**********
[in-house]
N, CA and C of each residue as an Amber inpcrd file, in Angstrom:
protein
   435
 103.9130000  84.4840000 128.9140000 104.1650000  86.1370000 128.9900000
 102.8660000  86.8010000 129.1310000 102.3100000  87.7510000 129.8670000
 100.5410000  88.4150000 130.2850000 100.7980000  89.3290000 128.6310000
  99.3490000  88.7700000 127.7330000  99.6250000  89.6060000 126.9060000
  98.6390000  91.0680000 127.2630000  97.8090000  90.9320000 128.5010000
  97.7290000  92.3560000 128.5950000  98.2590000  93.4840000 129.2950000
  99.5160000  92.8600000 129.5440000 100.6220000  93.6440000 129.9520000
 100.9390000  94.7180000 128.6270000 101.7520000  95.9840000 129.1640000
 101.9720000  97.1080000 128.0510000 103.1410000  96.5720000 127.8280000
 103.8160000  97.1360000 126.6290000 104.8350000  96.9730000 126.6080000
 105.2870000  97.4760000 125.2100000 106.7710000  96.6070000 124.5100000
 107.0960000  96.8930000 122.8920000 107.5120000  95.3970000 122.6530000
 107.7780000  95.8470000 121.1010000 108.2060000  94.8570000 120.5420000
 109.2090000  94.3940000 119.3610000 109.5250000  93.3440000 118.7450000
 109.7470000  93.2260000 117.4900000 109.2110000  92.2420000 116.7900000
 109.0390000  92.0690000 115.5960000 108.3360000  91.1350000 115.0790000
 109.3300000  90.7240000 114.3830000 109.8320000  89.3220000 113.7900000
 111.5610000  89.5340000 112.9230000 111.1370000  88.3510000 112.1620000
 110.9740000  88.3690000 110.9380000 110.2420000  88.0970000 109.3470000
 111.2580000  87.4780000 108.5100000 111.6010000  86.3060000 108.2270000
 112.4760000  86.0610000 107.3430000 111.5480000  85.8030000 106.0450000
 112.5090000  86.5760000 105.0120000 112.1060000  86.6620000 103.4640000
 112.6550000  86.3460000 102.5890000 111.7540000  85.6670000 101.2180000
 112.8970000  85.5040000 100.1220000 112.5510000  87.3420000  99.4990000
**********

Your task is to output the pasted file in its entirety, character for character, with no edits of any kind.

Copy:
[in-house]
N, CA and C of each residue as an Amber inpcrd file, in Angstrom:
protein
   435
 103.9130000  84.4840000 128.9140000 104.1650000  86.1370000 128.9900000
 102.8660000  86.8010000 129.1310000 102.3100000  87.7510000 129.8670000
 100.5410000  88.4150000 130.2850000 100.7980000  89.3290000 128.6310000
  99.3490000  88.7700000 127.7330000  99.6250000  89.6060000 126.9060000
  98.6390000  91.0680000 127.2630000  97.8090000  90.9320000 128.5010000
  97.7290000  92.3560000 128.5950000  98.2590000  93.4840000 129.2950000
  99.5160000  92.8600000 129.5440000 100.6220000  93.6440000 129.9520000
 100.9390000  94.7180000 128.6270000 101.7520000  95.9840000 129.1640000
 101.9720000  97.1080000 128.0510000 103.1410000  96.5720000 127.8280000
 103.8160000  97.1360000 126.6290000 104.8350000  96.9730000 126.6080000
 105.2870000  97.4760000 125.2100000 106.7710000  96.6070000 124.5100000
 107.0960000  96.8930000 122.8920000 107.5120000  95.3970000 122.6530000
 107.7780000  95.8470000 121.1010000 108.2060000  94.8570000 120.5420000
 109.2090000  94.3940000 119.3610000 109.5250000  93.3440000 118.7450000
 109.7470000  93.2260000 117.4900000 109.2110000  92.2420000 116.7900000
 109.0390000  92.0690000 115.5960000 108.3360000  91.1350000 115.0790000
 109.3300000  90.7240000 114.3830000 109.8320000  89.3220000 113.7900000
 111.5610000  89.5340000 112.9230000 111.1370000  88.3510000 112.1620000
 110.9740000  88.3690000 110.9380000 110.2420000  88.0970000 109.3470000
 111.2580000  87.4780000 108.5100000 111.6010000  86.3060000 108.2270000
 112.4760000  86.0610000 107.3430000 111.5480000  85.8030000 106.0450000
 112.5090000  86.5760000 105.0120000 112.1060000  86.6620000 103.4640000
 112.6550000  86.3460000 102.5890000 111.7540000  85.6670000 101.2180000
 112.8970000  85.5040000 100.1220000 112.5510000  87.3420000  99.4990000